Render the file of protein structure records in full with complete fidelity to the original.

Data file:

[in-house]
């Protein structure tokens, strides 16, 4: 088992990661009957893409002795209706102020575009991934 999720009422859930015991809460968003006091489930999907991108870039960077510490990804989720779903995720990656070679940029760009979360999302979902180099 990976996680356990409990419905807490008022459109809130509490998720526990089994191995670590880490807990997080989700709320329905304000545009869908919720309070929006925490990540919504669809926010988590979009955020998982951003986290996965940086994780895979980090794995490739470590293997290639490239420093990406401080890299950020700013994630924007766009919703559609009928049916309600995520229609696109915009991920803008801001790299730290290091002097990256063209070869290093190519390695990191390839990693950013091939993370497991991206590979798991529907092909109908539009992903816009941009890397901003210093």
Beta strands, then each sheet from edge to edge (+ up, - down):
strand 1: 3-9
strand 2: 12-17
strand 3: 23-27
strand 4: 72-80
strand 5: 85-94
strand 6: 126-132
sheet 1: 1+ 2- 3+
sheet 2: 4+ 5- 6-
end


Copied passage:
[in-house]
């Protein structure tokens, strides 16, 4: 088992990661009957893409002795209706102020575009991934 999720009422859930015991809460968003006091489930999907991108870039960077510490990804989720779903995720990656070679940029760009979360999302979902180099 990976996680356990409990419905807490008022459109809130509490998720526990089994191995670590880490807990997080989700709320329905304000545009869908919720309070929006925490990540919504669809926010988590979009955020998982951003986290996965940086994780895979980090794995490739470590293997290639490239420093990406401080890299950020700013994630924007766009919703559609009928049916309600995520229609696109915009991920803008801001790299730290290091002097990256063209070869290093190519390695990191390839990693950013091939993370497991991206590979798991529907092909109908539009992903816009941009890397901003210093």
Beta strands, then each sheet from edge to edge (+ up, - down):
strand 1: 3-9
strand 2: 12-17
strand 3: 23-27
strand 4: 72-80
strand 5: 85-94
strand 6: 126-132
sheet 1: 1+ 2- 3+
sheet 2: 4+ 5- 6-
end